Projections **

 

I often experience a particular insight as fresh and immediate. And then make a story out of it, compare it with memories of other stories, and note with some surprise that it seems “old”. This story is similar to an old story, yet the experience of what the stories point to is fresh and new.

Insights pointing to exactly where I am stuck

As soon as there is any belief in the label “insight” or the story this label refers to, that is of course exactly where I am stuck.

That is where I create a sense of identity, of I and other. That is where I split the world up in right and wrong, clarity and confusion. That is where I lose myself, where there is a sense of alienation, something to hold onto, something to protect, a weapon to make others wrong.

Projections as immediate

One of these insights is of projections as immediate.

A quality arises and is noticed. A story is added to it, apparently placing the quality “out there” – in the past, future, on others. And I can notice this, and find the quality alive right here.

It is very simple. Very immediate. Releasing the whole confusion that comes with blind projections.

And again, the story I put on this is apparently as the old story of projections, the one I have hold onto since my teens – when I got heavily into Jung and anything having to do with projections.

Yet the experience of it is different, far more immediate and fresh. Without any fancy tools or techniques. Just unfolding immediately and simply, allowing the temporary confusion to unravel.
And even this story of it being an “old” insight is a projection. The insight is alive right here. And I add a story on it appearing to place it (partly) in the past.

What is alive right now is all there is. There is no past, apart from stories about it. And these stories unfold right now.

Already alive here now

The world may agree with my stories about the past, or not, but they are still only stories – unfolding right now.

And the content of the stories, what they refer to, is also (only and already) alive right now, right here. It is all already alive right here now, right in the midst of the stories about them.

It is already noticed right here now, and all I need to do is noticing exactly that.

Betrayal of Suffering

 

Folks doing The Work over some time seems to arrived at shared insights and experiences, as is probably the case with most practices.

I see over and over that beliefs in thoughts – and the following contractions, function as…

  • Atonement
    See, I also get that this is wrong. I’ll make myself miserable so it is clear to the world that I know that what I did was wrong, or that what happened to me was wrong.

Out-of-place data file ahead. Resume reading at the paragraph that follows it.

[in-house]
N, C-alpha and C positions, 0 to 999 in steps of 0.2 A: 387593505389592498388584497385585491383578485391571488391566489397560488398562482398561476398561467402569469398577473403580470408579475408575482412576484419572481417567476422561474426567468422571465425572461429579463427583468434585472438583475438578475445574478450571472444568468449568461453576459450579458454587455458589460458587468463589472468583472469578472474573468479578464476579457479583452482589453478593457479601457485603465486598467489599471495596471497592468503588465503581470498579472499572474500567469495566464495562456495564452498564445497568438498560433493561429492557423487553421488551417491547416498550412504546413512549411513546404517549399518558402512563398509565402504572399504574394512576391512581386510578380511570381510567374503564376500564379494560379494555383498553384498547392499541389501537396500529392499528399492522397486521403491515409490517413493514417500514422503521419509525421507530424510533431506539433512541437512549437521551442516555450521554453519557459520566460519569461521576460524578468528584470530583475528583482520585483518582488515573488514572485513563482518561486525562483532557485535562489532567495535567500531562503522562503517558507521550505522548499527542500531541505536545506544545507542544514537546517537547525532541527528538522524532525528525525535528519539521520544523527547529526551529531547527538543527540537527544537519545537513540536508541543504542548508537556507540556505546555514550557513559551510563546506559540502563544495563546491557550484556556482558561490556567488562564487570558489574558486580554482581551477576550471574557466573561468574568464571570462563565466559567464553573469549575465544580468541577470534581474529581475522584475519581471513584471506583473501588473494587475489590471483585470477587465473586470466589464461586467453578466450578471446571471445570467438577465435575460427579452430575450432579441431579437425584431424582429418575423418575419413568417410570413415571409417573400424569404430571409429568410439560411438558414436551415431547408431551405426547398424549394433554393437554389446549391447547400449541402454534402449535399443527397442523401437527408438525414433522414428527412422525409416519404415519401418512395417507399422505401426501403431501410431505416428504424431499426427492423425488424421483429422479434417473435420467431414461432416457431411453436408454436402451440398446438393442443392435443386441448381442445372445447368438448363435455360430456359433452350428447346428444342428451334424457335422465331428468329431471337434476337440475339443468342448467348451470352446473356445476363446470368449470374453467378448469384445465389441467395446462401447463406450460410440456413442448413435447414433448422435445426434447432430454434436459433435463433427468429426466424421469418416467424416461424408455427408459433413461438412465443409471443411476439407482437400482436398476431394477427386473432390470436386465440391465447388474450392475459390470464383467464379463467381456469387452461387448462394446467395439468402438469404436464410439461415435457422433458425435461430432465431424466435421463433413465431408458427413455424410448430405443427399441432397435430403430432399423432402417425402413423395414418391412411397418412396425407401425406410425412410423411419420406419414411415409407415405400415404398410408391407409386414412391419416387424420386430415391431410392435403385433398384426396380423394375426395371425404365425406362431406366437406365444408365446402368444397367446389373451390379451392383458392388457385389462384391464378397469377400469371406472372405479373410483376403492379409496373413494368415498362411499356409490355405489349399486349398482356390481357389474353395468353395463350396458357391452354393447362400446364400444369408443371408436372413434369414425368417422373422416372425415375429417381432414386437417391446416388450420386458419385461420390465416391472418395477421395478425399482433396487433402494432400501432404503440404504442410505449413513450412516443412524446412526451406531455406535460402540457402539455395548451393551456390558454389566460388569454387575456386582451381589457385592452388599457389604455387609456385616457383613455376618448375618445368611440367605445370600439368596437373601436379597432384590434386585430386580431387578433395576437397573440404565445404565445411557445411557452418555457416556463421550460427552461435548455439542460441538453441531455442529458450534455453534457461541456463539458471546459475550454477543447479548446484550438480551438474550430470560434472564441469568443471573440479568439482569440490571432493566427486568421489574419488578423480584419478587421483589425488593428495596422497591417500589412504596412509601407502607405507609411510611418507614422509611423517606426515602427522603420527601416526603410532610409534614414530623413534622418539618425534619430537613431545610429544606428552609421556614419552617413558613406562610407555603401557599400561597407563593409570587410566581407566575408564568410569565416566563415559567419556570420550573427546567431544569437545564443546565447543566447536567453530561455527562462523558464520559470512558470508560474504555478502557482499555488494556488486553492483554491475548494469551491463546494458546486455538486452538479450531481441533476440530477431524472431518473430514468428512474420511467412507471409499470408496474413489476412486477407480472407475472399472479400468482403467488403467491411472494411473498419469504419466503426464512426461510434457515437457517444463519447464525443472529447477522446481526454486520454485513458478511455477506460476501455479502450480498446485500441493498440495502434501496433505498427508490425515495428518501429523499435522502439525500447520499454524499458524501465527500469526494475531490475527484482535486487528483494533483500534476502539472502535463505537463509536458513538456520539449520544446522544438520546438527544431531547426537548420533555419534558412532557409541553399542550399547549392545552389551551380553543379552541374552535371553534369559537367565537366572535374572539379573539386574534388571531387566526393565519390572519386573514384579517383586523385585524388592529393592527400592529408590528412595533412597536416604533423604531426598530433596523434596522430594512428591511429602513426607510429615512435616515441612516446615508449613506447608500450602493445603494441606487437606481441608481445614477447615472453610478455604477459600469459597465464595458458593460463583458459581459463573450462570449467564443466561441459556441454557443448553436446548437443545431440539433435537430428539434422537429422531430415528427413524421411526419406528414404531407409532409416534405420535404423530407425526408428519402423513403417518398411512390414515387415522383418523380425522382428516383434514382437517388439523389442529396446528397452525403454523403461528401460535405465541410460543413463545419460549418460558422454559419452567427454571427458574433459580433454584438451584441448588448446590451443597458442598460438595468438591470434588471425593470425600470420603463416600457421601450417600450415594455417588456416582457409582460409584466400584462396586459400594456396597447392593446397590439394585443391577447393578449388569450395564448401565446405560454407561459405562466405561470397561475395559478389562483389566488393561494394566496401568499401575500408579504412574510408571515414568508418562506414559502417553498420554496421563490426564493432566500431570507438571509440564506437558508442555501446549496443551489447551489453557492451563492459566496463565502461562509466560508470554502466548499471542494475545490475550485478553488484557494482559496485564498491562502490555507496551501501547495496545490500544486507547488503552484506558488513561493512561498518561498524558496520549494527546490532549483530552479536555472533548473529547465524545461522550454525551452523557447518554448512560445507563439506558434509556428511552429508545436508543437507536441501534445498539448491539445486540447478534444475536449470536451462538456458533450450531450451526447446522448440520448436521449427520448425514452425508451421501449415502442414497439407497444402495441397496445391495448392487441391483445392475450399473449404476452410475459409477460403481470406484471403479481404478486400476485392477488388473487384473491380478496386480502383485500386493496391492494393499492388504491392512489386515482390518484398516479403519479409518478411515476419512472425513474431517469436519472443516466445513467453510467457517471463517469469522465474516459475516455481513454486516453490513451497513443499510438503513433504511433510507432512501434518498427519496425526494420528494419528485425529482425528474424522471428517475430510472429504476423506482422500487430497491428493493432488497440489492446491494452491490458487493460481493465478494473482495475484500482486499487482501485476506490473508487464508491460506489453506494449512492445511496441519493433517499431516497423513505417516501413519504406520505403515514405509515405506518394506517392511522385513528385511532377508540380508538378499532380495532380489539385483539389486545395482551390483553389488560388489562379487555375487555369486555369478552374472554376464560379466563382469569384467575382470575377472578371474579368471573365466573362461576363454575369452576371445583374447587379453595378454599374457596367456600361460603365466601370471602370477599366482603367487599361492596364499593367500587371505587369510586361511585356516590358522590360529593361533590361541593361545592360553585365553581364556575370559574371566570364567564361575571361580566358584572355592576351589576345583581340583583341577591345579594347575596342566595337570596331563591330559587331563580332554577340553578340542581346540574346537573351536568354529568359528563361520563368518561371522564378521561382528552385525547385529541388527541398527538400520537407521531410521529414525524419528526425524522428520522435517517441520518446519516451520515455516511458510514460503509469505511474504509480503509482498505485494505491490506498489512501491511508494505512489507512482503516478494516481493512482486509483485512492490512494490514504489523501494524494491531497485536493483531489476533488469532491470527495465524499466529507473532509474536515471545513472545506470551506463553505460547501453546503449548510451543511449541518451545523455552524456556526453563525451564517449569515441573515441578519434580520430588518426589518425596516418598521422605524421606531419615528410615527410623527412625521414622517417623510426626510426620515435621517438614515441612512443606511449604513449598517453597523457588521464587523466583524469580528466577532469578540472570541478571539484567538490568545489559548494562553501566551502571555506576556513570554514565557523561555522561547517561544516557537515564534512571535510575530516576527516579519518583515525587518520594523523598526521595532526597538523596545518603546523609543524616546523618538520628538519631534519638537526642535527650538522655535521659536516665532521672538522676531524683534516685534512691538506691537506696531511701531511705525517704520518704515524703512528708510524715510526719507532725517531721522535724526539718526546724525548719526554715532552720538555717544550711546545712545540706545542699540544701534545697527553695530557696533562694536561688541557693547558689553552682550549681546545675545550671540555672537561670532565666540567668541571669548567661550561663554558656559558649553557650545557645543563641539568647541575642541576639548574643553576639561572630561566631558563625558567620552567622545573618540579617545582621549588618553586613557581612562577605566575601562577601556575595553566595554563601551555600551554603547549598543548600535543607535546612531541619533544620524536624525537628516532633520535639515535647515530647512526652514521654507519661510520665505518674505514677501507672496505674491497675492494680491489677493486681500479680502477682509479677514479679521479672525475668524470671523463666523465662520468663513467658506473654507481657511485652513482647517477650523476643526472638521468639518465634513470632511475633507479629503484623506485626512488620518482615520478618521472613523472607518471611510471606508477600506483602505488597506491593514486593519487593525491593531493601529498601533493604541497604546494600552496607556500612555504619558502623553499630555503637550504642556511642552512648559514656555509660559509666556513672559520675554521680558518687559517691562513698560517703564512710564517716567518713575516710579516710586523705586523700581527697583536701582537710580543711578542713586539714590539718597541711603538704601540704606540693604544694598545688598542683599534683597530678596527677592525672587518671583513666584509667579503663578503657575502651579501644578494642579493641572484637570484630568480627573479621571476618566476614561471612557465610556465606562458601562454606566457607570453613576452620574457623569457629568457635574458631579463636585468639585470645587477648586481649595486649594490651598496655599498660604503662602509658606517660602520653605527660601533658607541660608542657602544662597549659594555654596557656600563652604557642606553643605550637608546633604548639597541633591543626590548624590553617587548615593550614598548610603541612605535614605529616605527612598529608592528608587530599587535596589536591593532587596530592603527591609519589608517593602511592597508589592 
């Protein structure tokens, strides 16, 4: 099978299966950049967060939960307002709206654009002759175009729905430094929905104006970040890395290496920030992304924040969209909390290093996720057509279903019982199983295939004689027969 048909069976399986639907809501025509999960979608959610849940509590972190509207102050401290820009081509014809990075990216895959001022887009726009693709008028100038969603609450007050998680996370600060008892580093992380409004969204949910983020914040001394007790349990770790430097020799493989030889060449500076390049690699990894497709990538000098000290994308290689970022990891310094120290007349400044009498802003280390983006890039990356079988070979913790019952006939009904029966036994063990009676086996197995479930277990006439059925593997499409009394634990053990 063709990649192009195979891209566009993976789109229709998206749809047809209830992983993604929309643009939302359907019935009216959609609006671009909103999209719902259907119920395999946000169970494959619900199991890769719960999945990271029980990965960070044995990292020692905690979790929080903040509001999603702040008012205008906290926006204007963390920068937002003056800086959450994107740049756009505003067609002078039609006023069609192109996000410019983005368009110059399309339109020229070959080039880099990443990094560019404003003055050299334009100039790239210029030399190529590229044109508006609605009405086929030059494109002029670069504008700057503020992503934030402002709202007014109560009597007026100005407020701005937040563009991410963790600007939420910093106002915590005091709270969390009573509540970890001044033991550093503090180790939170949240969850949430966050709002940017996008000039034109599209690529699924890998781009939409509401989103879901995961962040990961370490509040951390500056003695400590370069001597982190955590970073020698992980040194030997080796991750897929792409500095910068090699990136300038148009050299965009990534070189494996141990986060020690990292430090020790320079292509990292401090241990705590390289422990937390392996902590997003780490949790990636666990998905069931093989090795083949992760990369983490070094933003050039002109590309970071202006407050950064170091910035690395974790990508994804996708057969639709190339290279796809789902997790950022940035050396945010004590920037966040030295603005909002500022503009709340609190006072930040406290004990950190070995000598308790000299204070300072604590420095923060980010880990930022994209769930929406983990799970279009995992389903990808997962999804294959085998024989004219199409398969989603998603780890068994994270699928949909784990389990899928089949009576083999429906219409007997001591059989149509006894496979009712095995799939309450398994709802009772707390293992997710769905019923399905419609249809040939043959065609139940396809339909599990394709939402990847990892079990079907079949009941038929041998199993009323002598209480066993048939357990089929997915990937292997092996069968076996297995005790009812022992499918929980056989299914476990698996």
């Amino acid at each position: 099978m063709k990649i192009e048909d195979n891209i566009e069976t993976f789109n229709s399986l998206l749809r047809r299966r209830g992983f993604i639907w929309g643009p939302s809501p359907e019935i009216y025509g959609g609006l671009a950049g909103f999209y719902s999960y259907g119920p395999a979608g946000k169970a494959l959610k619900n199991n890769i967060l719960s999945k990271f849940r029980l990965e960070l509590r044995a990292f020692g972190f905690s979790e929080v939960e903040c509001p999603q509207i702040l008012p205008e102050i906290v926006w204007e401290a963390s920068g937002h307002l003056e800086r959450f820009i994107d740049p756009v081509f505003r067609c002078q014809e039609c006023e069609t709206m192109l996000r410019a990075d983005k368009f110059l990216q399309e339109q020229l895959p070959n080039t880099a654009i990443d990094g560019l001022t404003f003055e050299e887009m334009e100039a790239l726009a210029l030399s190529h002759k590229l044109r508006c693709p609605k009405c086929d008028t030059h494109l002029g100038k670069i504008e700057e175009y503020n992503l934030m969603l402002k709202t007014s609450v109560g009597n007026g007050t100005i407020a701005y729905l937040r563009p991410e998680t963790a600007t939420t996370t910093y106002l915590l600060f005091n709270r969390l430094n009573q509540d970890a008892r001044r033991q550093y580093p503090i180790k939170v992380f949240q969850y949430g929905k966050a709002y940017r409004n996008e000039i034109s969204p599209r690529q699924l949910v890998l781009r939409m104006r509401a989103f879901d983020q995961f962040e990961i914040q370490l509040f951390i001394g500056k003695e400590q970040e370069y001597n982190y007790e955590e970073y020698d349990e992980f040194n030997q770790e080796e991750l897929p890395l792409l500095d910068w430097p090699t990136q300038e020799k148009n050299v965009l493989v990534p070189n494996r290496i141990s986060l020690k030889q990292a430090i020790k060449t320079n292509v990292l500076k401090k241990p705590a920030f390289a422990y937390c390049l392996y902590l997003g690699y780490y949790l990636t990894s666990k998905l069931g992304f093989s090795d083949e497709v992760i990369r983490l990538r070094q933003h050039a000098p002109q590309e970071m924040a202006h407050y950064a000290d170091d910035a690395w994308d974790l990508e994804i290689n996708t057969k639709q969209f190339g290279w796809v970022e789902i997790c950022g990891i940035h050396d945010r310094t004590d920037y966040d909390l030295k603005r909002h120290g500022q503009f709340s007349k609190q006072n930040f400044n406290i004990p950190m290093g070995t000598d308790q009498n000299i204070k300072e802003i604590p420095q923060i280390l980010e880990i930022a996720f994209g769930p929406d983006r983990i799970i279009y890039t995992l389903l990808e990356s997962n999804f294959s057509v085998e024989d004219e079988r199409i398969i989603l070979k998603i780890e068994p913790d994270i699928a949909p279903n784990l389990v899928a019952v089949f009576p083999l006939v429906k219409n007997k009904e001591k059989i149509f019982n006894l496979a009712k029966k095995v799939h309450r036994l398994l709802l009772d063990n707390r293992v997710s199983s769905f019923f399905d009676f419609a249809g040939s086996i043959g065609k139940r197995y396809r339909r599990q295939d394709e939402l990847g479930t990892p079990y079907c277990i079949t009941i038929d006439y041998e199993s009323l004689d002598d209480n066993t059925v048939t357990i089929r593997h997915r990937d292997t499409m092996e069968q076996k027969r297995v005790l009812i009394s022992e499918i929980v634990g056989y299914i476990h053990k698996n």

• Blackmail
    See what you did to me? I’ll make myself miserable so it is clear to you how much I was hurt by what you did. And unless it changes, I’ll continue to make myself miserable.

  • A tantrum
    If I don’t get what I want, I’ll make myself miserable. I’ll get sad, depressed, angry, upset, confused, alone, alienated.

And when this pattern is released, first in some areas of life and then more and more in general, there may initially be a sense of betrayal of suffering. These patterns are ancient, and it feels odd to allow them to disintegrate and fall away. Shouldn’t I suffer now? This is another topic for inquiry, and something that also erodes and falls away over time. We see that there is no reason to hold onto the suffering. We function from more clarity and effectiveness without it.

Losing the Moon

 

This blog is on summer vacation, although here is a brief break in the silence.

I walked up to the street just now to put out the recycling, and saw the moon against the pale blue sky and framed by clouds lit up by the setting sun. For a while, there was just pure perception.

The moon was lost – or more accurately any stories about the moon was lost, and what remained was just pure awareness, the moon arising within and as awareness, with no I or Other.

Byron Katie asked are you ready to lose the moon?

And what is lost is only the stories about the moon, the mythology of it, the overlay I place on it: it is a planet, it is romantic, it is up in the sky, it circles the Earth, it has phases, I remember when I watched the moon with my girlfriend by the coast that one time, it is beautiful, humans have traveled there and walked on it (the first time in July 1969), it looks larger closer to the horizon…

What is lost is being caught up in any of these stories about the moon, the attachment to any of them, believing in any of them.

What remains is just the pure awareness. The moon arising within and as clarity, within and as awareness.

And if there is not even the story of I, then that is all. There is the moon arising within and as clarity and awareness. That is all. And not even that.

There is just what is, arising within and as clarity and awareness.

Emotions, Needs & Stories

 

For a while, I have been curious about the relationship between Nonviolent Communication (NVC) and The Work.

I went to a workshop with Marshall Rosenberg a while back, and also did a NVC class, and found it intriguing and quite useful – especially the distinction between needs and strategies to meet those needs.

What I didn’t want to see for a while is that there may not be any relationship between NVC and The Work. The Work seems to undercut everything that NVC is about.

Doing inquiry for a while, it becomes clear that emotions is a story, and needs is a story as well. There is no substance in either.

I am hurt. I need love. I feel angry. I need food. I am sad. I need appreciation.

They are all stories, and so obviously so.

I may not have food, and may die from the lack of it, but I still don’t need food. It is impossible for me to need anything.